At Bangalore’s Leela hotel, business visitors from Fortune 1000 companies—the city gets its fair share of these—are welcomed with a bottle of bubbly, caviar and a note gently prompting them to get in touch with the financier of the largesse they have just received.
The gifts, it emerges, aren’t from the hotel, but from Wipro Ltd, a company whose rainbow-hued sunflower logo is slowly but surely becoming part of Bangalore’s visual topography—it can be seen atop buildings, in parks the company helps maintain, even on the shirts and T-shirts its around 30,000 employees in the city wear voluntarily, at work and at other times.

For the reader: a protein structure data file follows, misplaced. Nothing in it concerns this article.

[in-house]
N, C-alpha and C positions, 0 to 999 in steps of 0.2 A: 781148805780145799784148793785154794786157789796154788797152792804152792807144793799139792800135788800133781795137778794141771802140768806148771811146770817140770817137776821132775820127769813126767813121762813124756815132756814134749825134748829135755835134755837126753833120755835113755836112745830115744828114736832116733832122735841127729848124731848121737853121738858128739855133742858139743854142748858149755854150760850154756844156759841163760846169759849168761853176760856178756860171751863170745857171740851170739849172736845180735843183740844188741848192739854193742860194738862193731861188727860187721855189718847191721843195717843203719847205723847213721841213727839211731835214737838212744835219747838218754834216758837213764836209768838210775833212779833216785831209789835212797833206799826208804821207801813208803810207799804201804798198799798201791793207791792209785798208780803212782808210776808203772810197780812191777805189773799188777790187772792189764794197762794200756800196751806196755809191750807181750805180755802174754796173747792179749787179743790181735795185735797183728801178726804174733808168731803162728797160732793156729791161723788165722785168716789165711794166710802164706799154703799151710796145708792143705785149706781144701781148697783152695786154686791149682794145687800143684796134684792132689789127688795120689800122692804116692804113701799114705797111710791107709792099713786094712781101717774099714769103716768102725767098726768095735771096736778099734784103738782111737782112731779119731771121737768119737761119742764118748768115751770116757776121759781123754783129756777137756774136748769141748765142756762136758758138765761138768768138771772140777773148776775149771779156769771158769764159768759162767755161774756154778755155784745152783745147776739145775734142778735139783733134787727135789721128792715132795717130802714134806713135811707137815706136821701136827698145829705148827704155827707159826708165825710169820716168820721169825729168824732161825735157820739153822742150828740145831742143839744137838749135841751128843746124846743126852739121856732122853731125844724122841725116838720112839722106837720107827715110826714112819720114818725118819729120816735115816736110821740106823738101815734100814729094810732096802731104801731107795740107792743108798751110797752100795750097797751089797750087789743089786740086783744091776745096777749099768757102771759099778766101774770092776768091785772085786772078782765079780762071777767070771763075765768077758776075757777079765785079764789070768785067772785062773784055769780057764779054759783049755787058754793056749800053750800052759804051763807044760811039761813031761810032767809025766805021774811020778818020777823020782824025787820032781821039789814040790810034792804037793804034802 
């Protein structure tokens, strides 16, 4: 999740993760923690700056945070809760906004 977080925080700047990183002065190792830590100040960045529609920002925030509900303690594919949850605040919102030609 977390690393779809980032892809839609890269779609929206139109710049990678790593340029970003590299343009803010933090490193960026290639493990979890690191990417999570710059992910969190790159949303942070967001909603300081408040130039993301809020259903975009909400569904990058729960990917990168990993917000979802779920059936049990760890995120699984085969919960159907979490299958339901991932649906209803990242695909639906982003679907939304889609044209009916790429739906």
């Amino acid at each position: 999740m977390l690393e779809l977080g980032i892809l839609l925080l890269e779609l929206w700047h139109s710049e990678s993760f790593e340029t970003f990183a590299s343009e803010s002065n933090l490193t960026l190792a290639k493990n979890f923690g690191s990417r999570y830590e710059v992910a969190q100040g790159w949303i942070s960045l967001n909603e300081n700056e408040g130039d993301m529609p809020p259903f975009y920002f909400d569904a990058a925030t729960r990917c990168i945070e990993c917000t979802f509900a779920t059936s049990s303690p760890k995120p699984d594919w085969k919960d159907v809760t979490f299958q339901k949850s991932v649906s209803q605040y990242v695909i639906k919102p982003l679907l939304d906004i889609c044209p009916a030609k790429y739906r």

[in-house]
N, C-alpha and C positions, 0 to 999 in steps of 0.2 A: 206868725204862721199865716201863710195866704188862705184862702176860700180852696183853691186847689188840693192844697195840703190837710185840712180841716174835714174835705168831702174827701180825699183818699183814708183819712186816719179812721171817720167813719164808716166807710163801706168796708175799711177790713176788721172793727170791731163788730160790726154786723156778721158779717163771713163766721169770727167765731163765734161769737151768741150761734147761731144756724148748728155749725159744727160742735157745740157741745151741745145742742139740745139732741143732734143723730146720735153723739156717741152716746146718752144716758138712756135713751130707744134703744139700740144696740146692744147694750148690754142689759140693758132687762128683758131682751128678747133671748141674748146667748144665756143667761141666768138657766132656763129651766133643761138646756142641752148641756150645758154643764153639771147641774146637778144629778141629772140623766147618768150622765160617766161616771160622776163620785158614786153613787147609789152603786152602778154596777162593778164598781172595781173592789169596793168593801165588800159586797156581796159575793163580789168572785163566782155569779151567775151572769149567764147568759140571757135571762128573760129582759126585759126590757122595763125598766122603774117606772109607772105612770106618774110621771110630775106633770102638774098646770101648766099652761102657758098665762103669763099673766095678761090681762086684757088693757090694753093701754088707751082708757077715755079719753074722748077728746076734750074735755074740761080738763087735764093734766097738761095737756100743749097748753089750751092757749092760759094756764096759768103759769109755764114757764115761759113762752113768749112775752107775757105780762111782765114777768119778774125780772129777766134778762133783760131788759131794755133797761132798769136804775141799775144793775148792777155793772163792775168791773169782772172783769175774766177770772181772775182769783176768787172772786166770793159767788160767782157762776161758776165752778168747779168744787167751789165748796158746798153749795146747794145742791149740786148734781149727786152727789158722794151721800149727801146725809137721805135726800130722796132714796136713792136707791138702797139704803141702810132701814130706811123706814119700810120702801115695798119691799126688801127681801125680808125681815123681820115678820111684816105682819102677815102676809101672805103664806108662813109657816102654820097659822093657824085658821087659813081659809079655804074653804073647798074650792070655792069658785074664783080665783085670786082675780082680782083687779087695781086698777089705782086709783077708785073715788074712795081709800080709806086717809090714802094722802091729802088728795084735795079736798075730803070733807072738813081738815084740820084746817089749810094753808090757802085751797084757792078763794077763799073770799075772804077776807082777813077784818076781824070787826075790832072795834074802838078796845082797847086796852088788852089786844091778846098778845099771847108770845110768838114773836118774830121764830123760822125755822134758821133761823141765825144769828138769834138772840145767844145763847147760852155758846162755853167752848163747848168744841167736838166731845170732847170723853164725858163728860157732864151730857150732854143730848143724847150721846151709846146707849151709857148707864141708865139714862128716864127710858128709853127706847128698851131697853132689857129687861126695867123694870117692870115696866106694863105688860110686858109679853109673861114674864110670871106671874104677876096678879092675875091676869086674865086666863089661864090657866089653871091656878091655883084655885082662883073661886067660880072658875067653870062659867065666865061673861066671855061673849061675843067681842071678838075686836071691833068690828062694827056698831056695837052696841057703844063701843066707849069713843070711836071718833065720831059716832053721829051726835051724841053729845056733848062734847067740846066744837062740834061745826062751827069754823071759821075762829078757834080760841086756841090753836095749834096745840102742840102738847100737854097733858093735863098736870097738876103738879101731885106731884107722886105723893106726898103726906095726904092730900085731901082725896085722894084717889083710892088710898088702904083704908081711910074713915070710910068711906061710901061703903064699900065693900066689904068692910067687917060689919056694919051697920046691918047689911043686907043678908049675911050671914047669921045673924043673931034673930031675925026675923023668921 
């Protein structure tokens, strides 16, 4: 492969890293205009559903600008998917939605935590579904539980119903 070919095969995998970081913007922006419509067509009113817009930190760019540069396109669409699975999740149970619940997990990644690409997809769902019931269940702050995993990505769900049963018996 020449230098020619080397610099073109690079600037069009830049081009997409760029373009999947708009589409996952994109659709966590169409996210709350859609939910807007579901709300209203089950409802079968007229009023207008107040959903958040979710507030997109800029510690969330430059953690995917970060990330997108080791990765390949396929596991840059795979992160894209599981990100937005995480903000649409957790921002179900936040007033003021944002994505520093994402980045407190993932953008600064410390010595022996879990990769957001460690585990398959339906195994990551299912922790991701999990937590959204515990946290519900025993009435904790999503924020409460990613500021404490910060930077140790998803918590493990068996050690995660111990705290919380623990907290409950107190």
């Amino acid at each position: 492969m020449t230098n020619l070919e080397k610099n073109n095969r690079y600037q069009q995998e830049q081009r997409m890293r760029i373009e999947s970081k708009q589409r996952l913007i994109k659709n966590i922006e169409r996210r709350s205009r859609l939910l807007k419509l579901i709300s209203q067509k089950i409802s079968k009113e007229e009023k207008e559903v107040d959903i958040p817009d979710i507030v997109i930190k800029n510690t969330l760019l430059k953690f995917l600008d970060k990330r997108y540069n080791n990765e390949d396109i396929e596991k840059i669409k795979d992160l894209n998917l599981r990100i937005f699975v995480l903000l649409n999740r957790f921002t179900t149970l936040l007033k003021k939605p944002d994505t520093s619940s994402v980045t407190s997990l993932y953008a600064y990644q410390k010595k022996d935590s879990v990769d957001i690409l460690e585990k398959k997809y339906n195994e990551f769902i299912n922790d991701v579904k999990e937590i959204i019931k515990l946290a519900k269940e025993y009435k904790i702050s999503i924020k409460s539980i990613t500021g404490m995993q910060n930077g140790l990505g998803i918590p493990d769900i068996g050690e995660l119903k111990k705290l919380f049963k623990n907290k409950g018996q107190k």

India’s software firms are not heavy advertisers in media such as print and television. That’s because of the $39.6 billion (around Rs1.6 trillion) revenue the industry generated in 2006-07, $31.4 billion came from markets outside India. The companies themselves like to refer to their marketing efforts as B2B—they are businesses (the first B) selling to other businesses (the second B). Although the companies are large by Indian standards, they are small compared to their multinational rivals. The largest Indian software firm, Tata Consultancy Services Ltd, ended 2006-07 with $4.3 billion in revenue. IBM Corp. ended 2006 with $91.4 billion in revenue and Accenture Inc., with $16.65 billion. Unlike these two multinationals, which advertise heavily in print and television, the Indian firms have traditionally chosen to play things quiet.